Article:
The concern in relation to the comments of the Sinn Fein councillor, however, is that unless there is complete transparancy in relation to how any powerful group in the community negotiates with the Housing Executive or any other agency in relation to those who live in the community, there will remain the suspicion that the stated reasons for seeking the removal of any family are not always the real ones; that there may in fact be a few hidden and selfish motives lurking amongst the range of general concerns presented to the statutory bodies. And this concern is fulled by allegations in some quarters that in certain cases local republicans have been trying to secure 'key' money in return for facilitating house transfers. Furthermore, while it has never been suggested that the Sinn Fein councillor is implicated in any of this the fact remains that she has been involved in a totally futile attempt to intimidate and pressurise some of her constituents who spoke out against the murder of another constituent. This suggests the existence of an agenda on her part which is heavily embedded in the local power structure and which is not powered by any concern for justice, restorative or otherwise. This makes the existence of the current community charter and its claim to uphold for all 'open expression or celebration of their religious, cultural or political affiliation', all the more laughable.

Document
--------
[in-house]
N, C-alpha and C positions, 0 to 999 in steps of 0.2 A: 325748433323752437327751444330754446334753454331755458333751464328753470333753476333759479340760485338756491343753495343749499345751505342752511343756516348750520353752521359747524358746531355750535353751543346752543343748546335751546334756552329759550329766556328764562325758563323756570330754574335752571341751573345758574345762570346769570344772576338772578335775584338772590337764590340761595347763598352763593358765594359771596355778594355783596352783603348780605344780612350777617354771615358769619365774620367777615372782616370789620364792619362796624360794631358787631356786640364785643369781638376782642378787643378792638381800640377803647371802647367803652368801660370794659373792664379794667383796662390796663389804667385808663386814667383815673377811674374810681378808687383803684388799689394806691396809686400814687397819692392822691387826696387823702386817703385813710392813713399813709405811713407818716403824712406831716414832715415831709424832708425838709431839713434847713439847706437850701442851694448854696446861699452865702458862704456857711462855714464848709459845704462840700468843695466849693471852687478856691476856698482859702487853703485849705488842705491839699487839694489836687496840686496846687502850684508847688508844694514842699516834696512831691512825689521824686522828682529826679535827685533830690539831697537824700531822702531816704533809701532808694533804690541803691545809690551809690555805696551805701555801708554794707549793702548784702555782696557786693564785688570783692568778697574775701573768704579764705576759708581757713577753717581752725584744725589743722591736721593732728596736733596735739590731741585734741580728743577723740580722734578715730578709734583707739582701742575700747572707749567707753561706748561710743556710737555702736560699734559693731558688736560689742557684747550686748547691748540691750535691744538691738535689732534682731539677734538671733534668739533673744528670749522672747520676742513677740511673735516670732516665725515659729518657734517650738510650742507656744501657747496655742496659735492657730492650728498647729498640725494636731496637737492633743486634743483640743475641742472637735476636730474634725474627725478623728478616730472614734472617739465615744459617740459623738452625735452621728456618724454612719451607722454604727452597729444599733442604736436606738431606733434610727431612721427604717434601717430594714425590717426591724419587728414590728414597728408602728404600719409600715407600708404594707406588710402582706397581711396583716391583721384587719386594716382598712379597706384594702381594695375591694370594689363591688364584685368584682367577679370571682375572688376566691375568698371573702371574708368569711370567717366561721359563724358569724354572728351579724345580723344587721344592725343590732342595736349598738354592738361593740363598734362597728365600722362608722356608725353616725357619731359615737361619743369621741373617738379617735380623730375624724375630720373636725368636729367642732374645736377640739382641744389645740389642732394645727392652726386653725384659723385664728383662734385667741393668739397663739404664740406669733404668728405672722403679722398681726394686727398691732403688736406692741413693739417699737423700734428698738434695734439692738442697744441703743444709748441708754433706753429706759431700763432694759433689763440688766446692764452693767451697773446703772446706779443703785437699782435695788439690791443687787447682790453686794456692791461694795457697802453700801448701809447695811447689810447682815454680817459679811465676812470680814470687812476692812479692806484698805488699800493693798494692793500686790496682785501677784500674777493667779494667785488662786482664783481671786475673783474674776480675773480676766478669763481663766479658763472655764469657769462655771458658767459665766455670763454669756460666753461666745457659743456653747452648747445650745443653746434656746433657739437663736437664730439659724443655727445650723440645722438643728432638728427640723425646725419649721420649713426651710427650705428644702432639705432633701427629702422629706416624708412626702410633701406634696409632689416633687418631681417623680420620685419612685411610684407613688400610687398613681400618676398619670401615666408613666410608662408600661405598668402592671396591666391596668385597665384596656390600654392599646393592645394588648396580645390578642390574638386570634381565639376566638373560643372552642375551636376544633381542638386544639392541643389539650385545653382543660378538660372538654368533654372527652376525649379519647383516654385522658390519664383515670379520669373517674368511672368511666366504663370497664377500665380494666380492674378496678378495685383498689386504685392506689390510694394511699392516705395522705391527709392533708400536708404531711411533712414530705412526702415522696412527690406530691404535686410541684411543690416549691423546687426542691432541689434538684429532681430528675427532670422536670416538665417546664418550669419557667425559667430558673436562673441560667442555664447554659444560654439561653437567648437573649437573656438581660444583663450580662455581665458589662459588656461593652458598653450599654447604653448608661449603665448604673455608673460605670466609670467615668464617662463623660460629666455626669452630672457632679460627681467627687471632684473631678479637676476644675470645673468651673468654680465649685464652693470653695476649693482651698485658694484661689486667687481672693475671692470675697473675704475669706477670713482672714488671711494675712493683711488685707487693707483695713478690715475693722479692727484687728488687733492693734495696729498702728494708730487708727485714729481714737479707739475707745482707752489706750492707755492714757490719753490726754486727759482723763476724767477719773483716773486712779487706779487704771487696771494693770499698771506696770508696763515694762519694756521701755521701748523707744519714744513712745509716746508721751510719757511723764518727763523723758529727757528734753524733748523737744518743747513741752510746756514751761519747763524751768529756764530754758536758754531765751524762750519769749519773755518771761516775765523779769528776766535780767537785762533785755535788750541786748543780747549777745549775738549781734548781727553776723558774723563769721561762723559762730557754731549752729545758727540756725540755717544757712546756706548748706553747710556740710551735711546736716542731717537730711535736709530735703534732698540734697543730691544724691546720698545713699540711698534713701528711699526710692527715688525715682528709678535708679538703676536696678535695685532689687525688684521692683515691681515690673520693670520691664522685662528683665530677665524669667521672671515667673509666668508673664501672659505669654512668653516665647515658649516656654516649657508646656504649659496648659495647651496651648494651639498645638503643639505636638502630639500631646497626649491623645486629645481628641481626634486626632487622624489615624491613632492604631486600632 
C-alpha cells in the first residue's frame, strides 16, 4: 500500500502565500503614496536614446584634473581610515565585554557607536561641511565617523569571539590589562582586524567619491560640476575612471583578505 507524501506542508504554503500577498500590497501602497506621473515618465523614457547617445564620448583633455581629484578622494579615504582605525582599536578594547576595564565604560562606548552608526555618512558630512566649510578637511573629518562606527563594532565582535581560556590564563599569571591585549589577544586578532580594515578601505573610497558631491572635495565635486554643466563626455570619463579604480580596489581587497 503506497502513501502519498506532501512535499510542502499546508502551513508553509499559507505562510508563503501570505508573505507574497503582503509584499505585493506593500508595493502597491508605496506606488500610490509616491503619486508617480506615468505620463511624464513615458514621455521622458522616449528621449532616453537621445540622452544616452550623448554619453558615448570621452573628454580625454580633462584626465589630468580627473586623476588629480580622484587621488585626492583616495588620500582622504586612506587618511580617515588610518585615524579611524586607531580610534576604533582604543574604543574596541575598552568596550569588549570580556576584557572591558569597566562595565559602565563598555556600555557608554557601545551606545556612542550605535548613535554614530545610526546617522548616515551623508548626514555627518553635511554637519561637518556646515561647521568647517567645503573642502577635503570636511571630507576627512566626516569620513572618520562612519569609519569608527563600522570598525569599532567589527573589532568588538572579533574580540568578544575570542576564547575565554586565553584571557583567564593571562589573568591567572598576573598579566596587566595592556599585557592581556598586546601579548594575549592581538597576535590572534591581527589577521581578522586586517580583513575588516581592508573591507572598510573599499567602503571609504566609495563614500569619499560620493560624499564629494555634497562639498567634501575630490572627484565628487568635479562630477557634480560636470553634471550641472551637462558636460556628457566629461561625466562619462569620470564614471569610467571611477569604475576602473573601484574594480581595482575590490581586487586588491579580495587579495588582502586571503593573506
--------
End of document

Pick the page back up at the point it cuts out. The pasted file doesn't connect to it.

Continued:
Moreover, there is a widespread belief - even commented on by Sinn Fein members and supporters - that there is an absence of evenhandedness in the application of community sanctions. What justice is there in a situation where a Sinn Fein associate can defraud a local family of three thousand pound and yet sit in full public view at the election count scrutinising identities on behalf of the party when other community members are brutalised for considerably less?
It is encouraging that the family at the centre of the dispute were provided with the opportunity to publicise their case. Attempts to silence those with a different point of view are all too frequent as West Belfast increasingly takes on the characteristics of a one party mini state. Defying the censors is meritorious and lauadable in its own right. Yet, the case that the family presents falls far short of being persuasive. Even those prepared to listen feel it has all been said before and that little will change; that time will be bought and space secured in which the local neighbours will be treated with contempt and the quality of their lives diminished even further.
The family is largely the author of its own narrative and denouement. Yet if the community is to benefit from its exclusion it needs to write its own script on tablets of stone in order to guarantee transparancy and accountability. When one party armed with unaccountable power can set the community agenda without reference to those who live there it is only a matter of time before abuses occur at the stroke of another's pen. And in this community they already have.